Heart of the City Archives


San Francisco in fact, half truth, and legend
by Hank Donat

News that the national average price of gasoline in the U.S. has reached $2.15 per gallon is laughable to San Franciscans. Last week, one of the stations at Castro and Market Streets posted a price of over $3.00. I assume that was for a special formula, diesel perhaps with full service and a mint on the dashboard. Our high cost of living is one of the truths about San Francisco. Better to get around by BWM: BART, Muni, and walking.

Transportation issues, never far from the fore, are hot again. Muni fares and bridge tolls are likely to rise much faster than the new eastern span of the Emperor Norton San Francisco-Oakland Bridge, by any other name. Perhaps feeling left out of the municipal discussion, disgruntled cable car grips and conductors recently staged their own three-hour wildcat strike in defense of conductors accused of pocketing fares.

The friendliness of cable car grips was a staple of San Francisco lore for generations, but not these days. It's not that the grip operators have gotten any less friendly, of course, only that today's marketers must change their message often in order to keep promotional campaigns fresh. Lately, the Convention and Visitor's Bureau has been using the theme "Only in San Francisco," an old chestnut that's apparently so fresh it's fresh again, like the Boudin sourdough starter that lives on decade after decade.

Whether grips treat you with warmth and kindness is more likely a matter of personal karma. I've known people who return from Paris and swear that Parisians are friendly and hospitable. Not me. I found that Parisians take pride in living up to their reputation for rudeness. Here at home, my own experience with cable car grips was decidedly Parisian until recently. Fortunately, it seems that my friendship with bell ringing champ Byron Cobb has broken the curse, at least for now.

North Beach is something else that lives up to its legend. The scents of garlic, coffee, and marijuana waft through the air along with saxophone music. Outside Caffe Trieste I watch as counterculture publisher V. Vale, poet George Tsongas, and beat cop Mark Alvarez - a former Mabuhay Gardens doorman - all intersect at the northeast corner of Vallejo and Grant. Each is walking in a different direction. Each is a living example of the truth of San Francisco lore.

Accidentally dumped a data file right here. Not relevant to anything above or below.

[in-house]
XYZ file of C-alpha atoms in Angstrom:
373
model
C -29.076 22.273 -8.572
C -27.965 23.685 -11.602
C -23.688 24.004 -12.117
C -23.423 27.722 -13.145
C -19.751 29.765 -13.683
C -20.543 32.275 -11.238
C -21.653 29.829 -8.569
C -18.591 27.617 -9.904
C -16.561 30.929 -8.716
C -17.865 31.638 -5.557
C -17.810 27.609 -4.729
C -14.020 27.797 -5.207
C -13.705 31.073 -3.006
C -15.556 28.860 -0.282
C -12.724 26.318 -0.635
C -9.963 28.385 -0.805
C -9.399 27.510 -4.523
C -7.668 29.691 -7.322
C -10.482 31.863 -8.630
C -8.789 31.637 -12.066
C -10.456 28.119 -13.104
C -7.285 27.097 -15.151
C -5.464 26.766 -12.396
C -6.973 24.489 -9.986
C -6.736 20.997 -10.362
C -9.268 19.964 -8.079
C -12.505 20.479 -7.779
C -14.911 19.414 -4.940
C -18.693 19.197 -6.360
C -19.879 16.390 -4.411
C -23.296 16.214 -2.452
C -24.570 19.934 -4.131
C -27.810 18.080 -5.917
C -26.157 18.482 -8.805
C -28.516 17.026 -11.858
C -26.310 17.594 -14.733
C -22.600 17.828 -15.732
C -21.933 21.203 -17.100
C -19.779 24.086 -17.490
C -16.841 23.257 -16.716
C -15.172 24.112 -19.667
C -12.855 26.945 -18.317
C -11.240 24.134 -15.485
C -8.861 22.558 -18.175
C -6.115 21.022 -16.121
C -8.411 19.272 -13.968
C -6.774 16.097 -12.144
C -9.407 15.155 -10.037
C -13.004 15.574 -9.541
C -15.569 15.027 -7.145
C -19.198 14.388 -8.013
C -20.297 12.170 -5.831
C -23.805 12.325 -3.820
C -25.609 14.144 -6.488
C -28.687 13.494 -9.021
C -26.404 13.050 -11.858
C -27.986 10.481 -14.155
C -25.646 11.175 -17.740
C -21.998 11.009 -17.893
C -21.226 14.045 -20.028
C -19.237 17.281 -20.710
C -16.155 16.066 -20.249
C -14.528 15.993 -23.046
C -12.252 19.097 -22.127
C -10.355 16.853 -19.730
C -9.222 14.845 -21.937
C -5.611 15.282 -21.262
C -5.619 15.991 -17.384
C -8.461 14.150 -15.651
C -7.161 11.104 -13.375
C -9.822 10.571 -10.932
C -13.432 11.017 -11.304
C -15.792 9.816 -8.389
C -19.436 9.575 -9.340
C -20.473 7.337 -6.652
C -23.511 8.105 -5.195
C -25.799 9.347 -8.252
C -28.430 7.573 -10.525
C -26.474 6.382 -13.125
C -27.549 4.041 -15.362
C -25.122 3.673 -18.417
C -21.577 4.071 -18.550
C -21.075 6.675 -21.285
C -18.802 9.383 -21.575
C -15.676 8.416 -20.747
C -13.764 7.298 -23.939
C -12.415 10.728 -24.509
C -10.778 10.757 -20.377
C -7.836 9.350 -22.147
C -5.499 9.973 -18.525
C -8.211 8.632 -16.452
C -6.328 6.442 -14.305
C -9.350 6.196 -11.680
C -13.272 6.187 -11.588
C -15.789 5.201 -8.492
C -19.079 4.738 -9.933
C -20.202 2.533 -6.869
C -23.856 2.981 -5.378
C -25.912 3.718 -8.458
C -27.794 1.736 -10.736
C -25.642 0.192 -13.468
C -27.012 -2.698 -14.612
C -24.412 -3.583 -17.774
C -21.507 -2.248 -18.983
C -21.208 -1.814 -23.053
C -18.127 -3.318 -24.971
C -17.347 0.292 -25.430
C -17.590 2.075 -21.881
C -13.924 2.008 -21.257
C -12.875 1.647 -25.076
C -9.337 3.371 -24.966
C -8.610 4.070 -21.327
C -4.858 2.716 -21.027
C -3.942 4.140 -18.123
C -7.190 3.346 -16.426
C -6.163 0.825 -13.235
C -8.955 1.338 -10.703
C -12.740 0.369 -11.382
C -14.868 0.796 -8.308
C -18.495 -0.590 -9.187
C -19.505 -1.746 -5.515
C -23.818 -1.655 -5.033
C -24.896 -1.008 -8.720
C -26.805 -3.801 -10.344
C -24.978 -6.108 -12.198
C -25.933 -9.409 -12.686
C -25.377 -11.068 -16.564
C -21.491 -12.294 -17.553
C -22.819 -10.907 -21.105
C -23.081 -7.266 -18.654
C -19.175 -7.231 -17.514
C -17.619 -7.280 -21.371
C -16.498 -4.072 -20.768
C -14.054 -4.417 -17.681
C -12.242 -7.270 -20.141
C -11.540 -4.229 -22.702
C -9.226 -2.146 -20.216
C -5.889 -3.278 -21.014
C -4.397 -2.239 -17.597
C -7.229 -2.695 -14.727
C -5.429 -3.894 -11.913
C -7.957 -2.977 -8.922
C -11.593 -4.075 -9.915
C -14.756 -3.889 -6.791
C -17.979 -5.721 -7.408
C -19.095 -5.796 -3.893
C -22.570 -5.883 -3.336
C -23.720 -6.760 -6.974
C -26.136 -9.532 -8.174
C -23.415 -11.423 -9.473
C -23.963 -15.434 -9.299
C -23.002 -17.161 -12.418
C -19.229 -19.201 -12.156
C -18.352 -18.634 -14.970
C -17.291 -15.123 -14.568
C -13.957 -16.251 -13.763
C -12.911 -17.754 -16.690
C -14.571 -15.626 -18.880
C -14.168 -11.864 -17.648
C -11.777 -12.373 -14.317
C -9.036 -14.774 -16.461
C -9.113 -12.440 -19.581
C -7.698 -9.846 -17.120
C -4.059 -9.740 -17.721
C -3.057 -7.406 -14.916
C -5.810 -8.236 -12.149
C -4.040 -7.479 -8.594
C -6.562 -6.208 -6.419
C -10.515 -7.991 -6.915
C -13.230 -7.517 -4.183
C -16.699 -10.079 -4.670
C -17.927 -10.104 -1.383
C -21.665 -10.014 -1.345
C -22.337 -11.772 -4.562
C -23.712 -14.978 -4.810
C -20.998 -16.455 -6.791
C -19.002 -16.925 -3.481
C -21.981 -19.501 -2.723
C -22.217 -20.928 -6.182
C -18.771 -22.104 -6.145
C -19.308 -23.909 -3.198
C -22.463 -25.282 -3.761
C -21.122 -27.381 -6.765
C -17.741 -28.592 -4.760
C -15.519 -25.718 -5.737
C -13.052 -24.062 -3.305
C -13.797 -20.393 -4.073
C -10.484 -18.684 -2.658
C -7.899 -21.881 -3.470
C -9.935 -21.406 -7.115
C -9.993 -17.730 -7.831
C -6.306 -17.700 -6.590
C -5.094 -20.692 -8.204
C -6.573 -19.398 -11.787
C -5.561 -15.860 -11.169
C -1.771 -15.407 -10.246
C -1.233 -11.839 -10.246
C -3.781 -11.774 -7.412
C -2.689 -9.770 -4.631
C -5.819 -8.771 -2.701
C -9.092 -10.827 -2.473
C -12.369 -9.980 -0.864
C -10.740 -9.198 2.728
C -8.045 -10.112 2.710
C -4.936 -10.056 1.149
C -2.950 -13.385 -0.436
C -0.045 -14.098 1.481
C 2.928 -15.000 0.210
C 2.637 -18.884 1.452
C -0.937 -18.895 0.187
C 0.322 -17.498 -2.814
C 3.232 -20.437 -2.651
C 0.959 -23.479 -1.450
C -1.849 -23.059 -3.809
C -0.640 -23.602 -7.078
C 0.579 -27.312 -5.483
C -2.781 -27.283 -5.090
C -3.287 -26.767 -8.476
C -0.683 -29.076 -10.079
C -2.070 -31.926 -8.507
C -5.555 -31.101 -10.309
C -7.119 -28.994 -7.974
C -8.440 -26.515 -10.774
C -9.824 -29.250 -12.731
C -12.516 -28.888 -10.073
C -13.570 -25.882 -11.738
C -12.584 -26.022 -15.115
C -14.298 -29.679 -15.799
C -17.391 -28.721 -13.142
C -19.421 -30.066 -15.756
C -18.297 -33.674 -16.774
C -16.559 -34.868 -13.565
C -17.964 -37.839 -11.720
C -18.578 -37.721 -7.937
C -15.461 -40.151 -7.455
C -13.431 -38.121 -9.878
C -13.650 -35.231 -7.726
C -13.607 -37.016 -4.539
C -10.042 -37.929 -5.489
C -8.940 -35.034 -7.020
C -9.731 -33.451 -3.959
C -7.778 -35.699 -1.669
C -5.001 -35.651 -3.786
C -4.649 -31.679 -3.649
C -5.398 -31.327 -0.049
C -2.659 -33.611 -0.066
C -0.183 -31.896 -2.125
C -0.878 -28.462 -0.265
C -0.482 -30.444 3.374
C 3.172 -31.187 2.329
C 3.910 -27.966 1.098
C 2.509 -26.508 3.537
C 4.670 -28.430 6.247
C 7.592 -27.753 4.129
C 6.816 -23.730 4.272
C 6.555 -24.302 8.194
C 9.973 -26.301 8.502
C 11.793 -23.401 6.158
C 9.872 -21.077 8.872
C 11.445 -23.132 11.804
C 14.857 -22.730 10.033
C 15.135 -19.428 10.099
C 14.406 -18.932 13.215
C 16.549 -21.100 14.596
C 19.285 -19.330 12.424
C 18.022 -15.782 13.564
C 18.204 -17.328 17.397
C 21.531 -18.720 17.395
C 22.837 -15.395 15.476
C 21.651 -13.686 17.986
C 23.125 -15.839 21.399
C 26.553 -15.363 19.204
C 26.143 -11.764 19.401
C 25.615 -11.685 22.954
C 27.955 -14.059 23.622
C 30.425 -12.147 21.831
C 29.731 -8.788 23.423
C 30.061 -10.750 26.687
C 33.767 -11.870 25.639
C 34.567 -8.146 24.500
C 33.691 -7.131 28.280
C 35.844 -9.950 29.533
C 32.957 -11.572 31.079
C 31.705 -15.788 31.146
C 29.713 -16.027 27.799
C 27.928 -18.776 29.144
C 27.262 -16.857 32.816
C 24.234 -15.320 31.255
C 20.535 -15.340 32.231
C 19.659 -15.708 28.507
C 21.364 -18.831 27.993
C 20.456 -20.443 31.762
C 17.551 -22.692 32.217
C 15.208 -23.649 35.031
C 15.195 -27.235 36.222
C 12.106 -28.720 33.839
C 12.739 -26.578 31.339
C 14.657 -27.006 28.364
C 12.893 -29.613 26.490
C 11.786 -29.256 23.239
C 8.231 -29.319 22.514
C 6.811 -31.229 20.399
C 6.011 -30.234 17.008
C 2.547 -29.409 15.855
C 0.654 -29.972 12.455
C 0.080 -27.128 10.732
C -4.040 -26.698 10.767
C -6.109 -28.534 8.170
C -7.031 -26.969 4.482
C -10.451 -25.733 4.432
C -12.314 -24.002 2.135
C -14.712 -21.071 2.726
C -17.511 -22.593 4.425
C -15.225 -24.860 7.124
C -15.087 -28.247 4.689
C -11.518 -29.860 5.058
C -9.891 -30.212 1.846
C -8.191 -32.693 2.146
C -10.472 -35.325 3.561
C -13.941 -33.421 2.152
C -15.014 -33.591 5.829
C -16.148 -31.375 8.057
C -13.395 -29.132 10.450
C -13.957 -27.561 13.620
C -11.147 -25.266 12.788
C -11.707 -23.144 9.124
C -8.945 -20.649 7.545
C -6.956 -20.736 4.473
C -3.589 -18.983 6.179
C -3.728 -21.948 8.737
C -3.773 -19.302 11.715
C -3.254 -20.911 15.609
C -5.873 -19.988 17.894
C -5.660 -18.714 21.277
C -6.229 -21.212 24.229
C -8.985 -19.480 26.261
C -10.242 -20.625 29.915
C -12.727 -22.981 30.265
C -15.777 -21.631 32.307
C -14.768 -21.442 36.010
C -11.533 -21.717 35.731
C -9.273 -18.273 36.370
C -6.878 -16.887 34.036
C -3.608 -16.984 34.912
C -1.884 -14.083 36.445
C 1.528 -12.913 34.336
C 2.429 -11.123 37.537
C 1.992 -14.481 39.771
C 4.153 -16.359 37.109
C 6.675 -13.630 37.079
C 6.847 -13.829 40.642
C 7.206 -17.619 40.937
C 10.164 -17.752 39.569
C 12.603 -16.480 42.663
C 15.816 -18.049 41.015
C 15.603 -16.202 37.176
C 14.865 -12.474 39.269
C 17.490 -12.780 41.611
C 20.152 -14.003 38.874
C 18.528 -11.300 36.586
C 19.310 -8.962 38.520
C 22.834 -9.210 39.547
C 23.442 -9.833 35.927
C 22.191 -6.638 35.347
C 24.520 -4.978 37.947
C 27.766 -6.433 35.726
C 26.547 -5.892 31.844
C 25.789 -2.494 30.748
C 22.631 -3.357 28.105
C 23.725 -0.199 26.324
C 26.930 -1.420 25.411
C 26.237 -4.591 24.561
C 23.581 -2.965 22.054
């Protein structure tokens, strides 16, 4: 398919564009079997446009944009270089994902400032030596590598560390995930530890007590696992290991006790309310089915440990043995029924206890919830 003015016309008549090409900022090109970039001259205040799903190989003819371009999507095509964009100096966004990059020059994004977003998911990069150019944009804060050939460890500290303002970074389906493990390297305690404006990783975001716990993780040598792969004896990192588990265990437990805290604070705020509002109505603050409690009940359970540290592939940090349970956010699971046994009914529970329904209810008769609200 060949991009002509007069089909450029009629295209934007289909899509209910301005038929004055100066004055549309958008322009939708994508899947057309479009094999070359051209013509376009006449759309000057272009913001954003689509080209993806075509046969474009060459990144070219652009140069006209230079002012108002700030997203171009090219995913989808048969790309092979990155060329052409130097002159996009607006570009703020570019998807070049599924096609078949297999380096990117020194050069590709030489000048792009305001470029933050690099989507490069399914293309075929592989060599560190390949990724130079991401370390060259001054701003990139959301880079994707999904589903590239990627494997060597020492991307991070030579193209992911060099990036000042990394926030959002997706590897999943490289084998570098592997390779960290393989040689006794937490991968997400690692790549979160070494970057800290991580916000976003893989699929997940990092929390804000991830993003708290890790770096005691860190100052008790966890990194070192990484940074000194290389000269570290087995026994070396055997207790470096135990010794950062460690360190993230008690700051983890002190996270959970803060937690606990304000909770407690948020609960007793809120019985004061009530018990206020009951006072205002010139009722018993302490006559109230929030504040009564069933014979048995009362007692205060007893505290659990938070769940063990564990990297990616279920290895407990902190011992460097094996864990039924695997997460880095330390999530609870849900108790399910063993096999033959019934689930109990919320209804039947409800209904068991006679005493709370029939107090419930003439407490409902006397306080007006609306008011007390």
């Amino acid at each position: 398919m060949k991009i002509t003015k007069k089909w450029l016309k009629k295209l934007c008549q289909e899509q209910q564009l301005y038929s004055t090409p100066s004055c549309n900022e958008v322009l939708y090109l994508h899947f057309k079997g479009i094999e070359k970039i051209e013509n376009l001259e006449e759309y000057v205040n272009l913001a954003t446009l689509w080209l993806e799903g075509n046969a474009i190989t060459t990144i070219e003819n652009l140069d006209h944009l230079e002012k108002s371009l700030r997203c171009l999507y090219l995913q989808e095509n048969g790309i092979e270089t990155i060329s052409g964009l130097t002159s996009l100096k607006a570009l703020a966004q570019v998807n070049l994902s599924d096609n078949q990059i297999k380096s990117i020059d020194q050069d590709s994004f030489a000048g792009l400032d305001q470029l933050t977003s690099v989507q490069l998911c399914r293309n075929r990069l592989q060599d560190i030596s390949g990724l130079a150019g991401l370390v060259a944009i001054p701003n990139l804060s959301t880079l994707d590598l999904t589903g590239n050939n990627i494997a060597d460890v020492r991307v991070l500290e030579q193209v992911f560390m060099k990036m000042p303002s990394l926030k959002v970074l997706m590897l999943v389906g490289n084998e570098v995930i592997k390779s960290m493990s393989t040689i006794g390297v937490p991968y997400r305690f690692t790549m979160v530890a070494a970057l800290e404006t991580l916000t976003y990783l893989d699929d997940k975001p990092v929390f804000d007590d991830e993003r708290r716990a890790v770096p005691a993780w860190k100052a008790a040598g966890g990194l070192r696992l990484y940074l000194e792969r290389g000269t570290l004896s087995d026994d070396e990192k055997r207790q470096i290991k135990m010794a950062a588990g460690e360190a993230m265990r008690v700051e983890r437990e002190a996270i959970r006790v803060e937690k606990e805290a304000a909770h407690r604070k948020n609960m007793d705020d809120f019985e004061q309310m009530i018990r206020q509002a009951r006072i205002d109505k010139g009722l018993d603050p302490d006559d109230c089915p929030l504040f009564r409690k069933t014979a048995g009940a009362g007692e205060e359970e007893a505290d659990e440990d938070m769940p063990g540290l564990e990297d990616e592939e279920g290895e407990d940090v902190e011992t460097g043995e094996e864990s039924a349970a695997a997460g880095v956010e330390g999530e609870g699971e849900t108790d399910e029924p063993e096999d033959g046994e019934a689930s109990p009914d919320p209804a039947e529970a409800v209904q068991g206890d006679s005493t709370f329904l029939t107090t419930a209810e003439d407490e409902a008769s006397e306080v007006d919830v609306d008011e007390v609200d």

It's easy to enjoy a typical day in North Beach. When the sun shines down on its inhabitants, innocently pursuing their pleasure filled lives, the Little City emerges front and center.

Over at O'Reilly's on Green Street, a worker is busy repairing an awning through which a drunk took a dive the night before. Some locals are gossiping over a table of cold beers and O'Reilly's great french fries. Everyone hates the Green Street Mortuary's new painted parking sign.

A myth of San Francisco is that we are obsessed with sex. Dale Bullock is a professional matchmaker for gay couples. His company, Bonds Limited, is located in the Flood Building. Bullock advertises a "safe and comfortable process to bring together loving, stable, same-gender companions." Kudos to Bullock for using the correct term, "gender." His ad confirms a legend of San Francisco, too, the one that says we just love to "process" through the means of processes. From Est to Lifespring to Alcoholics Anonymous, therapy, group therapy, group encounter, retreat, the Forum and beyond, San Franciscans seem to enjoy the process. Life is a journey, not a destination they say, but for this San Franciscan Speedy's Market is a destination. The 30 Stockton is a journey.

That we are a sentimental lot is perhaps the truest of true San Francisco legends. Emile Santos is a local who wrote to MisterSF.com to share some of his favorite City landmarks. "One of the most beautiful buildings in San Francisco," Santos writes, "is the old Flood Mansion at 2222 Broadway, now home to the Schools of the Sacred Heart. It is a great example of the grand architecture from San Francisco's early years. Views of the bay from the main hall are phenomenal."

Santos' favorite local joint is one that appears often in "best-of" roundups. "Marina Submarine on Union Street is 'Mr. Subs' to us regulars. Nothing reminds me more of Sundays in the city than going to Mr. Subs and picking up a sandwich while the Niners game plays on the 10-inch TV in the corner."

A sentimental bunch we are, and why not? Have you taken a look out your window lately? There it is, this place of incomparable beauty. That is perhaps our truest myth of all. So don't just sit there. Put a flower in your hair and hop on Muni or take out that home equity loan for a gallon of gas and get out and enjoy the warm weather - while it lasts.

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Copyright 2005 Hank Donat
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